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21 July 2016

Teddy Talks – Crossbreeding is fine for dogs, but not design.


I am, as if you hadn’t guessed, a pedigree, descended from a long line of noble hounds stretching back into the mists of time. However, let’s not forget that the Havanese is also the national dog of Cuba.  Amoung my canine friends are numerous crossbreeds, from labradoodles to sprockers and cavapoos.

IMG_4118 While it’s easy to mock their funny names, it turns out crosses actually have the last laugh. Their intermingled genes bestow on them the natural gift of heterosis, or hybrid vigour, which makes them (generally) stronger, healthier and longer-lived than we aristocrats.

The problem is, it’s easy to assume the principle is universal – that if you take the best bits of one thing and add them to the best bits of another, the result will be a sure-fire world-beater. Yes, sometimes, hybridisation can work brilliantly. But not always. Just ask Dr Frankenstein.

In design, this pick-and-mix approach almost invariably produces a monster. If anything’s going to get my people riled, it’s when someone says: “For the ad, what if we used the image from the brochure and just dropped in the copy from the webpage?” or “We really like the new colours, but could we carry on using our old font?”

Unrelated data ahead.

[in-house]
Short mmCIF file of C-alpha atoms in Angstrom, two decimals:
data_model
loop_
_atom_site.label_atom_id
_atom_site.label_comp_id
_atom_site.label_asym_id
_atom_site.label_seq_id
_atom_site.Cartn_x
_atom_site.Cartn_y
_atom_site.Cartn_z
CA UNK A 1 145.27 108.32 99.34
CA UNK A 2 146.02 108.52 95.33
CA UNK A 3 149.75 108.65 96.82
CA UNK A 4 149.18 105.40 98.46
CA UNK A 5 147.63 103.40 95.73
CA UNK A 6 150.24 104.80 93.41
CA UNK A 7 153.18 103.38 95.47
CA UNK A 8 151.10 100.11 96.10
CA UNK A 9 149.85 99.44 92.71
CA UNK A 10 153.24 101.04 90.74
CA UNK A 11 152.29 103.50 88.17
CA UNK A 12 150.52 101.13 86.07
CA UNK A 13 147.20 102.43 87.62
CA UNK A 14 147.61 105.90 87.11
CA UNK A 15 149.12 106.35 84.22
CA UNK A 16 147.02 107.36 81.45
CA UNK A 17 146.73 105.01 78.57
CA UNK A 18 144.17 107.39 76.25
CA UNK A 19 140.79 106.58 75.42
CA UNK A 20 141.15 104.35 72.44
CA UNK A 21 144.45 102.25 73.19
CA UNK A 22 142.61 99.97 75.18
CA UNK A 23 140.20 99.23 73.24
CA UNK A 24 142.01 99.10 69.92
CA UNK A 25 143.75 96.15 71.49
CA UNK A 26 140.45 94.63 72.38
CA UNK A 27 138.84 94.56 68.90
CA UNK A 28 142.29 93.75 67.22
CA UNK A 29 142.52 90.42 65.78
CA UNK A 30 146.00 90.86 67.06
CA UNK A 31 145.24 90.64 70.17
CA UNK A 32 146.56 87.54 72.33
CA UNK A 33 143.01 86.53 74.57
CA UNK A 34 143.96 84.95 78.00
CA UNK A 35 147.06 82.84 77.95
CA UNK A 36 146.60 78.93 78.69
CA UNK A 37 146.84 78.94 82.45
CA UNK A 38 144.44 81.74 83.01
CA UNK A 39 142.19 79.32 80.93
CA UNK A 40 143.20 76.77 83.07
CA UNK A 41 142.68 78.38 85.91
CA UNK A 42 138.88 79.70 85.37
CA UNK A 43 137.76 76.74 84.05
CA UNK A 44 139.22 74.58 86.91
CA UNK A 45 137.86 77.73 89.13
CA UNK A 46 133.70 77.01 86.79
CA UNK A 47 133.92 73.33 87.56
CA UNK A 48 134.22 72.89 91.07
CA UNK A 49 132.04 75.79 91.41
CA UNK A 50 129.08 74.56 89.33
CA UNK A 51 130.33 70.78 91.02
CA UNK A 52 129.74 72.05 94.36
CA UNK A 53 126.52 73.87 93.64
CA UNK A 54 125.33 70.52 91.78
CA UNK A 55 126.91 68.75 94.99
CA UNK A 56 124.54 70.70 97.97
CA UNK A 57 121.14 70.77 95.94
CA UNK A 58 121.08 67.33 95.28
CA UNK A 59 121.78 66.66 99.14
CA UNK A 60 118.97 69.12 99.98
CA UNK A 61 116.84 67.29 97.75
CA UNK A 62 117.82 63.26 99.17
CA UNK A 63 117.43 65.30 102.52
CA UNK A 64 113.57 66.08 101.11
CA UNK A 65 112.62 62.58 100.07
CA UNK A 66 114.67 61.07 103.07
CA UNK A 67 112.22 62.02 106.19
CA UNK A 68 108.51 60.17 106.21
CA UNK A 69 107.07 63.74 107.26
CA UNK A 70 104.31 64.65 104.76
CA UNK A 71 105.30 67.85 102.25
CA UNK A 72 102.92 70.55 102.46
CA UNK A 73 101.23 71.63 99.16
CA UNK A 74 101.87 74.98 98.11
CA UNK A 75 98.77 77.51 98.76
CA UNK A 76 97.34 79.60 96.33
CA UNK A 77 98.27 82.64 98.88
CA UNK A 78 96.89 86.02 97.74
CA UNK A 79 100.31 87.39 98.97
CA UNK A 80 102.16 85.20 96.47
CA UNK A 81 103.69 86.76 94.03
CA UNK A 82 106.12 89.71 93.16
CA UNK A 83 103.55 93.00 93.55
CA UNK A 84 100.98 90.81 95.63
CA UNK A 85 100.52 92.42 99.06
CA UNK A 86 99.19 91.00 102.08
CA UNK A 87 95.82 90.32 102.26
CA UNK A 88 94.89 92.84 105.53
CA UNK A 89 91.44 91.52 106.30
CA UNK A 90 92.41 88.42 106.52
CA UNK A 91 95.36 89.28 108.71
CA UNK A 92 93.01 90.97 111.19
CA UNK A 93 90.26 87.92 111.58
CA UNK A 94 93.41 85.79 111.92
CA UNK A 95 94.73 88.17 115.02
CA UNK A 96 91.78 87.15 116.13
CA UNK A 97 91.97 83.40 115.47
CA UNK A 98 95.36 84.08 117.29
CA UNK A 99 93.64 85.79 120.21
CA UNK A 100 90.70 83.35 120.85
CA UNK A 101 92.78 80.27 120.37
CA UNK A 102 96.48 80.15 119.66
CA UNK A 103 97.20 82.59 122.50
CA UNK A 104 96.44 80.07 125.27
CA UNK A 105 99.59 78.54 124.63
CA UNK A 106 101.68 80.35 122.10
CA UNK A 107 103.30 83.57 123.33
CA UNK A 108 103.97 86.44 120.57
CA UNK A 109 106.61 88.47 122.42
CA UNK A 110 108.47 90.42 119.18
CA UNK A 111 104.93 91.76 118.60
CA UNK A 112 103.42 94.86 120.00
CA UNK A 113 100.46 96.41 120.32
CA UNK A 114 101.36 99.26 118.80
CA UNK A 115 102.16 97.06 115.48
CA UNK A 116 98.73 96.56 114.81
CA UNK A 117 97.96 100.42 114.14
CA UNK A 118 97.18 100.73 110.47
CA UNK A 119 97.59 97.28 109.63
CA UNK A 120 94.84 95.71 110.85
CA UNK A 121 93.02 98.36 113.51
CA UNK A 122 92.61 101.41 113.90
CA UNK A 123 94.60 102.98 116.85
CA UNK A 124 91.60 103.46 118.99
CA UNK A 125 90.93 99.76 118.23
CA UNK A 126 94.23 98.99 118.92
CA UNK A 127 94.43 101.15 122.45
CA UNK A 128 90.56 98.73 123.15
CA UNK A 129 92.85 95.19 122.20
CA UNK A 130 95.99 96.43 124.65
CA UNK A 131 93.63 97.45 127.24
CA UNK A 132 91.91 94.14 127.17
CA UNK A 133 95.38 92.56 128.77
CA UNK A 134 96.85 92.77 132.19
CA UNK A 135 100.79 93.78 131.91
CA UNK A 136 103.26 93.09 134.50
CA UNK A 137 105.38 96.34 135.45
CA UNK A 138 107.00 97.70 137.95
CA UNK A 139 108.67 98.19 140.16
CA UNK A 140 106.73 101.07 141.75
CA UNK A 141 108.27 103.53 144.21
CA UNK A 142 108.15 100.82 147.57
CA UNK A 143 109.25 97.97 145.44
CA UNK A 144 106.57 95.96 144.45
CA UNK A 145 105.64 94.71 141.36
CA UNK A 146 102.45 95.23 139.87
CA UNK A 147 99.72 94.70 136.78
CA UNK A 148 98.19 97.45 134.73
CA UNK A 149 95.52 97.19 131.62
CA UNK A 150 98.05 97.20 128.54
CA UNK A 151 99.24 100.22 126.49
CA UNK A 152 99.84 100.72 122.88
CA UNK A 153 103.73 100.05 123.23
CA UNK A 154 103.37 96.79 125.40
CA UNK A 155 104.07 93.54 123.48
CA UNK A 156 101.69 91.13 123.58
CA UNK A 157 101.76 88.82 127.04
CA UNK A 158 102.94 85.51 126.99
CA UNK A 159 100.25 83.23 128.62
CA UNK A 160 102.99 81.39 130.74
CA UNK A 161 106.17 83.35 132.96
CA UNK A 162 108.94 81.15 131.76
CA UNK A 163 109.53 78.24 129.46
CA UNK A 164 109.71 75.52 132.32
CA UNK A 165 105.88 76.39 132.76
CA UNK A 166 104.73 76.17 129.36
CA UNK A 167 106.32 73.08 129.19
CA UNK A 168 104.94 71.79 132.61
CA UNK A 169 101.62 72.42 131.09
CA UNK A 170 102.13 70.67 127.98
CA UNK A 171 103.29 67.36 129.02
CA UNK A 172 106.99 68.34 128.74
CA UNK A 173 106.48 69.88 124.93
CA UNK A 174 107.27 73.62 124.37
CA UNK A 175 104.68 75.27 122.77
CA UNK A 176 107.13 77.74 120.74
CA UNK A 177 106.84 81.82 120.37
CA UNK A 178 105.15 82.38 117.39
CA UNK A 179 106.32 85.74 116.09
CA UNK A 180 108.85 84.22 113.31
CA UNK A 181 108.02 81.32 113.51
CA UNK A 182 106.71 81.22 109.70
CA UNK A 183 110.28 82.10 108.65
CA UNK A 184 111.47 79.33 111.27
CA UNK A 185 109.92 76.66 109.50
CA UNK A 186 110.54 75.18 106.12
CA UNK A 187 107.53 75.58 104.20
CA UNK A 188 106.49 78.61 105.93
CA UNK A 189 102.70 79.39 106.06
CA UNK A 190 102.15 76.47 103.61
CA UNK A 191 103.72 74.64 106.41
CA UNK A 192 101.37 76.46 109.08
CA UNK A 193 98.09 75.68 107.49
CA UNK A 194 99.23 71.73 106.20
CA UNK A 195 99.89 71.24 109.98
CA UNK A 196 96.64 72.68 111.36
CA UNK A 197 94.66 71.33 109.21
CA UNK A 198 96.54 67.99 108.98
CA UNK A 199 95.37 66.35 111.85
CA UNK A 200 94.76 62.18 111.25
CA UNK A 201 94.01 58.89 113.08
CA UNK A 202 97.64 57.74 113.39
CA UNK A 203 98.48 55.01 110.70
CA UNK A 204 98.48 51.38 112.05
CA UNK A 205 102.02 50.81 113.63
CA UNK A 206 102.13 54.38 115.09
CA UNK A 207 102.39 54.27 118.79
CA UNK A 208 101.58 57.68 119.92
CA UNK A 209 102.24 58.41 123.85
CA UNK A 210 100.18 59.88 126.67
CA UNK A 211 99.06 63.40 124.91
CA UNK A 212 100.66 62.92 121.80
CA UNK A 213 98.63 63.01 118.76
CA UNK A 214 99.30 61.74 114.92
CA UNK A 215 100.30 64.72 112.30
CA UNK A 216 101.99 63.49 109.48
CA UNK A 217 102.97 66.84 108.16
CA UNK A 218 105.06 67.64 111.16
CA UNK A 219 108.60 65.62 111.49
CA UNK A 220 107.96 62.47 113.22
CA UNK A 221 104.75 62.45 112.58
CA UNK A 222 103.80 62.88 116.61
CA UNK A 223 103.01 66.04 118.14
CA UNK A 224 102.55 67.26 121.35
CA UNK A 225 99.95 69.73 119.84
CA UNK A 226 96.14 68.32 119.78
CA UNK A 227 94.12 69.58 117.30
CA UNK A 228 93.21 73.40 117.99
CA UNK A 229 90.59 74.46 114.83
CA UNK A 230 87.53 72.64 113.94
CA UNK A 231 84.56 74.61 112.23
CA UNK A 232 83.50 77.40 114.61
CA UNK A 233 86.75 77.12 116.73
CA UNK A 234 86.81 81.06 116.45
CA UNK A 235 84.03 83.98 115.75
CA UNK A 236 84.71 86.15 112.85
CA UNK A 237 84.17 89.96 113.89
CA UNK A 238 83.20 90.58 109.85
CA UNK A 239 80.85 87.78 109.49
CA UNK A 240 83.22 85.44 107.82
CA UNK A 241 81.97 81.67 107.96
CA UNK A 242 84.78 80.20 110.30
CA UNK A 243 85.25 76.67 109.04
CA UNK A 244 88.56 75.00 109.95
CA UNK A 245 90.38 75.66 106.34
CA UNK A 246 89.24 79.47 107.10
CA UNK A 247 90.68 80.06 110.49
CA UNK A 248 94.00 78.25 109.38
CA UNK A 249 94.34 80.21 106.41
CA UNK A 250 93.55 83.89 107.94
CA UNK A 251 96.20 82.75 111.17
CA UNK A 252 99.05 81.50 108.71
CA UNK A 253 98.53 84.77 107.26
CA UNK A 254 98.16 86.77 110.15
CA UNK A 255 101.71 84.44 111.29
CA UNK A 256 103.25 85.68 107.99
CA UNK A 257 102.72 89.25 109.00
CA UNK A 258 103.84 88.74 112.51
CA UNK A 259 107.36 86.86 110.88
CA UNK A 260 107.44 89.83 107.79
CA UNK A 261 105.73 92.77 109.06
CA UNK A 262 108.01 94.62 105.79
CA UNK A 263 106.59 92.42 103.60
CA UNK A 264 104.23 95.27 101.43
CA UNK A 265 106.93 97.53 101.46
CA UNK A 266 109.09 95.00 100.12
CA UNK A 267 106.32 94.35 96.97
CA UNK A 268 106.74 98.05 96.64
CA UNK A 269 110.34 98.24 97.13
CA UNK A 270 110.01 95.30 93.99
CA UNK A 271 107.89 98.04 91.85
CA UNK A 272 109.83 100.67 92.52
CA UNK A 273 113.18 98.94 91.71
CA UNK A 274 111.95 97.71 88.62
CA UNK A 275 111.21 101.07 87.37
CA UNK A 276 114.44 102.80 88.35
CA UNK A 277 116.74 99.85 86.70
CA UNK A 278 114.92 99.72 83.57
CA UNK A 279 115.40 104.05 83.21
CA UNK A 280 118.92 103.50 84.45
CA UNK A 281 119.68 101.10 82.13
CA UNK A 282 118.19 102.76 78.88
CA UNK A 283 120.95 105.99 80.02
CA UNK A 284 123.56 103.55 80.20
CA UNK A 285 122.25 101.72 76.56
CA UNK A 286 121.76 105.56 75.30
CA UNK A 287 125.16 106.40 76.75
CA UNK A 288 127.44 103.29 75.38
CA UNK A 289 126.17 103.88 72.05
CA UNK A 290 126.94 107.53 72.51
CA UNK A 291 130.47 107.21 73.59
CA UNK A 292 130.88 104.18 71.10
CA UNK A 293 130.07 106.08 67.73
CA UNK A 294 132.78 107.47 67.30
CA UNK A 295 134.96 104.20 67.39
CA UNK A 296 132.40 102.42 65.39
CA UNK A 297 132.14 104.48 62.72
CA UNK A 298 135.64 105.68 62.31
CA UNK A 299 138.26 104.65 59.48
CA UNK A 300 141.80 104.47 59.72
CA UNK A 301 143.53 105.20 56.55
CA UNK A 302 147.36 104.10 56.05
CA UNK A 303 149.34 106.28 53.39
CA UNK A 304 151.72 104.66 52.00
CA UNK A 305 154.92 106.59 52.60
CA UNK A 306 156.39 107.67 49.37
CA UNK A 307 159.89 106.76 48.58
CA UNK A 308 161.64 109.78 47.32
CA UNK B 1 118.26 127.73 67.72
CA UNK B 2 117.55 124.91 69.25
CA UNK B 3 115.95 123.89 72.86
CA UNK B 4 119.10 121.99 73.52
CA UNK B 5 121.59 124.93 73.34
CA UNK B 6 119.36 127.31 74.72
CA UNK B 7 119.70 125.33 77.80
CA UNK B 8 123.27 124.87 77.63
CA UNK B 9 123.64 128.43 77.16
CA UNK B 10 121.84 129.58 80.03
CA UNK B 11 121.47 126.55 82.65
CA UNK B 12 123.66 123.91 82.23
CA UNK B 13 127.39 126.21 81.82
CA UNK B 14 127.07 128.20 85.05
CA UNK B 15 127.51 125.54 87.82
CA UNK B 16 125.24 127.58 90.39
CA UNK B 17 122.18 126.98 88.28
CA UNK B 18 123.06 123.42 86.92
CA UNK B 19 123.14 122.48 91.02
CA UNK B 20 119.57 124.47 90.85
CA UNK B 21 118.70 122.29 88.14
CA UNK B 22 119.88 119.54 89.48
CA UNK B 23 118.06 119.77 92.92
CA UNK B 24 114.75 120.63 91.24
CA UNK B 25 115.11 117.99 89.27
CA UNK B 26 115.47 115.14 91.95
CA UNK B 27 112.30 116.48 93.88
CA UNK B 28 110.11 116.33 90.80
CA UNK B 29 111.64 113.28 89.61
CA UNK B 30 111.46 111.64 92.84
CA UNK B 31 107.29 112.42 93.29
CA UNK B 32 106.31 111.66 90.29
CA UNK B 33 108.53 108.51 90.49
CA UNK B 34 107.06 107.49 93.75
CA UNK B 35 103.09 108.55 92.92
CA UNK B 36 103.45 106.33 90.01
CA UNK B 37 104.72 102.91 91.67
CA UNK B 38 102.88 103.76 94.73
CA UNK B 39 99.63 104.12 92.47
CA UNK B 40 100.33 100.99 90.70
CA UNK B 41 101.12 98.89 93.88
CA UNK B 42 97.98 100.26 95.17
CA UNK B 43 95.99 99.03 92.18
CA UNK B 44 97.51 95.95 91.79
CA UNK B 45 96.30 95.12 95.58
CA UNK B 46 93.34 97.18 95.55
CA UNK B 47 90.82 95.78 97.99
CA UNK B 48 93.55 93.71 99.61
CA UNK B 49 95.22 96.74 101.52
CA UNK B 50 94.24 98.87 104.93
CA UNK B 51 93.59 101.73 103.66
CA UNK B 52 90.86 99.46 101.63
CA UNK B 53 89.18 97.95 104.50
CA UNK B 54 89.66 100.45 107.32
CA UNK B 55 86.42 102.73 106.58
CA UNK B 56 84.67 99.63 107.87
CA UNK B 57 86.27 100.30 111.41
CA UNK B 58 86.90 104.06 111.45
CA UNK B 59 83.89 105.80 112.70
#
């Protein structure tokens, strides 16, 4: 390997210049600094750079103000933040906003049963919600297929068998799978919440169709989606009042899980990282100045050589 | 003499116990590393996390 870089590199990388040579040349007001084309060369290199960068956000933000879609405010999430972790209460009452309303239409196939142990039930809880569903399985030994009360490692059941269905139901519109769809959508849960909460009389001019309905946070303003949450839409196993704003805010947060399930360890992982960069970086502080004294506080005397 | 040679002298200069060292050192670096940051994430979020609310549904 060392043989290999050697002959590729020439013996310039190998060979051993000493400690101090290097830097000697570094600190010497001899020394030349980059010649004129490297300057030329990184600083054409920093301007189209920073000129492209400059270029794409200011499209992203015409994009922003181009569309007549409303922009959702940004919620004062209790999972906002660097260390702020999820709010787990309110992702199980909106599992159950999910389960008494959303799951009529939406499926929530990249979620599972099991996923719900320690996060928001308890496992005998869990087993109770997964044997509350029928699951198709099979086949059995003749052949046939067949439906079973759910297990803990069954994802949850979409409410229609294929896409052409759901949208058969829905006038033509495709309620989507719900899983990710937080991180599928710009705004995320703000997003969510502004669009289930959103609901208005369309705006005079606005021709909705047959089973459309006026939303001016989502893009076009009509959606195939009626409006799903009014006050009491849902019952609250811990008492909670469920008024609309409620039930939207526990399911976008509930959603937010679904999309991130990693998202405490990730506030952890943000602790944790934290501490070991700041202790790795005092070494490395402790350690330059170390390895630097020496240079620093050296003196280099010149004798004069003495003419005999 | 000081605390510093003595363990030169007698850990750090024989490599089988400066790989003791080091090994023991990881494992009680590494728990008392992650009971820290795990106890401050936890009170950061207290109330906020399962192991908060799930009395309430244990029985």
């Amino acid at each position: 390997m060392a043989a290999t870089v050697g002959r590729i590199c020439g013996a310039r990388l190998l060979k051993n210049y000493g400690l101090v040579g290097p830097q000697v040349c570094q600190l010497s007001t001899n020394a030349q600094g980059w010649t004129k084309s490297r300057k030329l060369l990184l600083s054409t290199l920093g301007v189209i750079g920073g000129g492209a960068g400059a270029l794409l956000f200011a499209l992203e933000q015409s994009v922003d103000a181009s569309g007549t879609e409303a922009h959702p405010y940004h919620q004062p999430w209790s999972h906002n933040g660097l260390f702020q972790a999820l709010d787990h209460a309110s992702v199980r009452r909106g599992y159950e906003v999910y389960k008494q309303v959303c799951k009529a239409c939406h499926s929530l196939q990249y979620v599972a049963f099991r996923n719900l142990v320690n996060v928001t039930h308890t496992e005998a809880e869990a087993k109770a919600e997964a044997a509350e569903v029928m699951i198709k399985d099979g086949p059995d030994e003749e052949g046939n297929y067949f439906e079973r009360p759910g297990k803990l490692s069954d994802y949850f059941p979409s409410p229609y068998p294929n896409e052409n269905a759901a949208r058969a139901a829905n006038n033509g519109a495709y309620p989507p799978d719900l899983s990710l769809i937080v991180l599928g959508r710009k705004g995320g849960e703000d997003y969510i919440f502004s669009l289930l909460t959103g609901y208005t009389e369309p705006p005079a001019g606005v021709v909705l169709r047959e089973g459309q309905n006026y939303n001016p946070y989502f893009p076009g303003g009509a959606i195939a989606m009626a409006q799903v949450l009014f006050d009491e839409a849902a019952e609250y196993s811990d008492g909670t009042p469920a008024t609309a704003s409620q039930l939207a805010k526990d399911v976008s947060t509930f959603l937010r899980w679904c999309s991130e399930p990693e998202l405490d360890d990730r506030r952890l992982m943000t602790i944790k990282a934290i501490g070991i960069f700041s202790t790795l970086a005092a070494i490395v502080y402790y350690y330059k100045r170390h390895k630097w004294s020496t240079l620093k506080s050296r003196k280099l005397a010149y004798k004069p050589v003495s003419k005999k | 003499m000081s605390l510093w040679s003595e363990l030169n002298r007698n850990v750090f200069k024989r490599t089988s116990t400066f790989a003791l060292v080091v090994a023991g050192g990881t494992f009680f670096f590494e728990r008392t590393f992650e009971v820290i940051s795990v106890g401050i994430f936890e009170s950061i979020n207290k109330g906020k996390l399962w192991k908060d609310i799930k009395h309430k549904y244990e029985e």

A piece of design isn’t a happy accident, or simply pulling together ideas and elements we happen to like and seeing what happens. A greyhound and a dachshund, for example, look the way they do because they’ve been deliberately bred – designed, if you like – for totally different, highly specific purposes. Since they’re both dogs, you could, technically, try crossing them to produce a new breed capable of going down holes at 40mph. But just because you can doesn’t mean you should. Or that it would succeed.

As a pedigree dog, I conform to strict breed standards, which have been applied and refined over generations of Havanese. In the same way, there are rules that designers know, understand and abide by, because time and experience have shown that they work. In any project, there are always little improvements to be made, small weaknesses and defects to weed out. But if you’ve correctly identified the purpose, the design will reflect it. And like a pitweiler or a dobersatian, you need to be careful before you mess with it.